by Michael Bracken


The medium is the message, said Marshall McCluhan, and Manual Cinema’s Lula del Ray, part of the Public Theater’s Under the Radar Festival, bears him out with a vengeance. How it’s told is really more important than what it tells. Too bad neither how nor what is completely satisfying.

Lula’s story is a simple take on a common saw. A young girl, an ardent fan of singing sensation the Baden Brothers, plays their music so loud or so much that her mother breaks her copy of their record. The girl, who turns out to be Lula, which you wouldn’t know if you didn’t read your program, packs her bag and runs off to the city, where she makes an unsuccessful attempt to hook up with the two crooners.

So what is the medium that’s functioning as message? Well, there are several, and theater, at least in the traditional sense, is not one of them. Lula is technology – low tech, that is – driven. Video, live feed cameras, overhead projectors, and lights come together to create a world populated by shadows and two-dimensional images.



Two screens, where the narrative unfolds, dominate the stage.   The larger one is front and center, with a slightly smaller version behind and under it. Both are visible at all times. Onto the screens are cast drawings, shadows of puppets, and shadows of two of the puppeteers, Charlotte Long (as Lula) and Sara Sawicki (as her mother). (Lizi Breit and Sam Deutsch are the other puppeteers.)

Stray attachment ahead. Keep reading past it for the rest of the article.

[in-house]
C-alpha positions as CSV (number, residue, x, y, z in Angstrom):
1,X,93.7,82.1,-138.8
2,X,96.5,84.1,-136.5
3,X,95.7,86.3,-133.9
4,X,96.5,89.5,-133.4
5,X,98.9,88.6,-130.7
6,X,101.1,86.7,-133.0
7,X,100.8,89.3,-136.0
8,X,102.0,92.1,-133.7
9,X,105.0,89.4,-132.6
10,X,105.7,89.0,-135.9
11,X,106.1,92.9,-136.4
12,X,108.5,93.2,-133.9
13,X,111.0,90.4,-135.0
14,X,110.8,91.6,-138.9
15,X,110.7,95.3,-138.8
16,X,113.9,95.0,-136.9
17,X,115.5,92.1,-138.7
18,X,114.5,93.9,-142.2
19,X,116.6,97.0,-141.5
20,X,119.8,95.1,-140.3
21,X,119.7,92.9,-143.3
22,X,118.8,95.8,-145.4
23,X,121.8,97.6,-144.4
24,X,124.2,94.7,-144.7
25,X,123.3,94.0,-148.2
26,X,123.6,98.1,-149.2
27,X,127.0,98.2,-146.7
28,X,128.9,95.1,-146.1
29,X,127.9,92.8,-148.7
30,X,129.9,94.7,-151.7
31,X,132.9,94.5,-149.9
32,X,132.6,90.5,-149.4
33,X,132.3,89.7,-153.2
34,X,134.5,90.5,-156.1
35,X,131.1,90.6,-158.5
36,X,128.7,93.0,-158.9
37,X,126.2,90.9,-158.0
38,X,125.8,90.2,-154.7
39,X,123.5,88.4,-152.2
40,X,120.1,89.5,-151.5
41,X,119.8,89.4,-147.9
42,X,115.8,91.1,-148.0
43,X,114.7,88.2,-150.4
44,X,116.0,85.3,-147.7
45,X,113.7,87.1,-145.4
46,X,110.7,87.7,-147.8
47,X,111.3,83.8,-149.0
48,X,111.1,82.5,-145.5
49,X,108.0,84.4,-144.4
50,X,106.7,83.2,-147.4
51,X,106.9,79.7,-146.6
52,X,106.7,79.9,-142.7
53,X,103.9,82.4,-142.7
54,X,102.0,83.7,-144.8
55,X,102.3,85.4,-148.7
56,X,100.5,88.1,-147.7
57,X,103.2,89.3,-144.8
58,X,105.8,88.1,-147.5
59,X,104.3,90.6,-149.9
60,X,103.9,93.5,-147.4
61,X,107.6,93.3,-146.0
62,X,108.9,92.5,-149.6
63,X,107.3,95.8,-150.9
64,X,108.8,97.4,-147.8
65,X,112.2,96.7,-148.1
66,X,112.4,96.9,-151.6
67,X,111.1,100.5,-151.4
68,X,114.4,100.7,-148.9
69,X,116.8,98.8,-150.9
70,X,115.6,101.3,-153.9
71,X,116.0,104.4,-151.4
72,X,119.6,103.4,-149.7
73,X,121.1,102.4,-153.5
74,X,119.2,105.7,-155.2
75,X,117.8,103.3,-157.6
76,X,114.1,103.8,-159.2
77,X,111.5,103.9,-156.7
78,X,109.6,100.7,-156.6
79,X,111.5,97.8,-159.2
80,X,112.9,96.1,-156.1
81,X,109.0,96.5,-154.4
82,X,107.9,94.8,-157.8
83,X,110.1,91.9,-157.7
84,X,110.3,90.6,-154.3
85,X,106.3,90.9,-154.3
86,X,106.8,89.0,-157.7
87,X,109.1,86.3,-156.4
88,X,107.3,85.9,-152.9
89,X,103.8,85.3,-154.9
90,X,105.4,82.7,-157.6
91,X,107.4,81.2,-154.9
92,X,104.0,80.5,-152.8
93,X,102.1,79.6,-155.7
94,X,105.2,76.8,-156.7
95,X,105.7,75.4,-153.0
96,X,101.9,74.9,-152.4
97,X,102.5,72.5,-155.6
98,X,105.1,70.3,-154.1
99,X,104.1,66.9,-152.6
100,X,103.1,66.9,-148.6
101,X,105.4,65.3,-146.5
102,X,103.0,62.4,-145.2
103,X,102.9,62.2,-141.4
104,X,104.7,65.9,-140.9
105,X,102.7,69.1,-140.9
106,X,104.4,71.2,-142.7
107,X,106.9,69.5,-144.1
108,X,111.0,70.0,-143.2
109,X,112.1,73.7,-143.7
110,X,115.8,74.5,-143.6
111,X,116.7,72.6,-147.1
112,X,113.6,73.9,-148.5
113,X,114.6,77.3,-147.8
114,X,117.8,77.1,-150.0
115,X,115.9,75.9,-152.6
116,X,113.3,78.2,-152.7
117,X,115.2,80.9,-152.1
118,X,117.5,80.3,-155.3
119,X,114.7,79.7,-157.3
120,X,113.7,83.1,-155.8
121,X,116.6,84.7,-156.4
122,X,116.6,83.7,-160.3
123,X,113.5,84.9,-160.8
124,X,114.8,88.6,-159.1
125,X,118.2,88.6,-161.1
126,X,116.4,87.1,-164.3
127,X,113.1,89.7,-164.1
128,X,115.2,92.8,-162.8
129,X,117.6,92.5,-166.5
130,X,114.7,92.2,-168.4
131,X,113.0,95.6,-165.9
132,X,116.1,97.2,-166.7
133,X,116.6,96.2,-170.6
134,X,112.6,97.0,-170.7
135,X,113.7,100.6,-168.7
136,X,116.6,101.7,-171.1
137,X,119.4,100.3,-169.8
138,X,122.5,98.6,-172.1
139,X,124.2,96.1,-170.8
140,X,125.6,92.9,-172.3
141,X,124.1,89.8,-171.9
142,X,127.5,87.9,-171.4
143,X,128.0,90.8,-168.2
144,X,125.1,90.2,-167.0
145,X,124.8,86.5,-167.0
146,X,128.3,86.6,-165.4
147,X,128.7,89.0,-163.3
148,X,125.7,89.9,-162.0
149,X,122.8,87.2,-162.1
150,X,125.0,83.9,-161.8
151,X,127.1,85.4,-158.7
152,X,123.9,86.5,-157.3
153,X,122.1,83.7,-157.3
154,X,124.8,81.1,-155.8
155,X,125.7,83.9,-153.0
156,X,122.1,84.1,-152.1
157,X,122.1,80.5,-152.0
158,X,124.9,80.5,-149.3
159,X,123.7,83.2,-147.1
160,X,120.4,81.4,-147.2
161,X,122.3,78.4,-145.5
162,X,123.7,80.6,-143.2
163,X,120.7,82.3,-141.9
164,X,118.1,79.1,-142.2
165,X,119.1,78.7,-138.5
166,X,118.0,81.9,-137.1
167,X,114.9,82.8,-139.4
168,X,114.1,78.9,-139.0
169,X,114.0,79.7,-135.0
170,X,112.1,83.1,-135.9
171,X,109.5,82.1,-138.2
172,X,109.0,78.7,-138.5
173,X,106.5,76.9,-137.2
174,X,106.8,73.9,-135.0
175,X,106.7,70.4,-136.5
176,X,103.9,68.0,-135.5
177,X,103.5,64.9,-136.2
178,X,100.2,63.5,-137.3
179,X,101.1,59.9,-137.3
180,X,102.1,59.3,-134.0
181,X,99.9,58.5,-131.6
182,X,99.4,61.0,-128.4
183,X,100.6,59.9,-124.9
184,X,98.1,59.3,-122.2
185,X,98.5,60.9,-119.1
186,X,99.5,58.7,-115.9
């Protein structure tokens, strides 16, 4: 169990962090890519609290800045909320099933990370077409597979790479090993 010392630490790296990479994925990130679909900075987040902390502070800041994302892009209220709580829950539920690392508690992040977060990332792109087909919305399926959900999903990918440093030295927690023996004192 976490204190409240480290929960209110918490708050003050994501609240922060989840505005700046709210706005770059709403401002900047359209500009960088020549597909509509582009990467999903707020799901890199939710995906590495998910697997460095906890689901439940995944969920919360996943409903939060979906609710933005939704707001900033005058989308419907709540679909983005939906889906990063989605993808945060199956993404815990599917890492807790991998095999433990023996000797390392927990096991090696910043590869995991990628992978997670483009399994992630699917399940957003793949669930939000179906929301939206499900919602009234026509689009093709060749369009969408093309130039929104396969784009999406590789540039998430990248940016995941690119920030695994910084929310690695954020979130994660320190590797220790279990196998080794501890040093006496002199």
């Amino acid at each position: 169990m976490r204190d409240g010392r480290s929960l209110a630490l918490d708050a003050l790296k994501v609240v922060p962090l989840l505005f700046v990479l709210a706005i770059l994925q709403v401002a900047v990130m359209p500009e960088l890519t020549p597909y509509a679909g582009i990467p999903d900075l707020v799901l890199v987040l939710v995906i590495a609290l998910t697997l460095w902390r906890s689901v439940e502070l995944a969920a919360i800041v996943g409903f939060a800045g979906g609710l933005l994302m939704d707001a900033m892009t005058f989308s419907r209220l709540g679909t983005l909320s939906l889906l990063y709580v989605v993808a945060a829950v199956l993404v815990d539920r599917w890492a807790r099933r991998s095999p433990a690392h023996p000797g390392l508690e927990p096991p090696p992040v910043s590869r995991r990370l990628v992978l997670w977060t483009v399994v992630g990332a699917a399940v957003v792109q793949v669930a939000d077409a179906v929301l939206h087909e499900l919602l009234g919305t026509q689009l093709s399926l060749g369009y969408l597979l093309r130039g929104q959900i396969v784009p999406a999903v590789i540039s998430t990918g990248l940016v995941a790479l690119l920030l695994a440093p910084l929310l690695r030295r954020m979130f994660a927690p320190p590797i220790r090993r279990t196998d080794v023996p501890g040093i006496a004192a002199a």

Shadows of the actresses are somehow transposed as they display on the two screens – if Lula is facing left on one screen, she’s facing right on the other. Both women wear their silver and blue hair in buns, with Mom’s particularly oversized. But why give them brightly colored hair if only their shadows appear on-screen? Because watching the puppeteers scurry around, placing and removing slides from the projectors, calculating their movement to make sure their silhouettes do or don’t get projected onto the screens is as much the point as what’s on the screens.

Two guitarists (Michael Hilger and Eric Streichert) and a celloist (Kyle Vegter), as well as a vocalist (Maren Celest) are on hand to enliven the proceedings, often with a twang in honor of the country-western Badens. The music can also sound like New Age with an edge and at times even emits a faint breath of Pink Floyd.

The screen images we see are often striking, sometimes clever, but ultimately they’re just pretty pictures. Watching the puppeteers create the images is a more rewarding exercise but it too falls short. The problem is that while witnessing technique can be quite pleasurable for a while, that pleasure has a limited shelf life, which Lula del Ray lavishly exceeds. At a mere 75 minutes, it seems overlong.

Lula del Ray was conceived by Julia Miller, based on original text by Brendan Hill. It’s designed and directed by Drew Dir, Sarah Fornace, and Julia Miller.


Through January 14th at The Public Theater (425 Lafayette Street). 75 minutes with no intermission.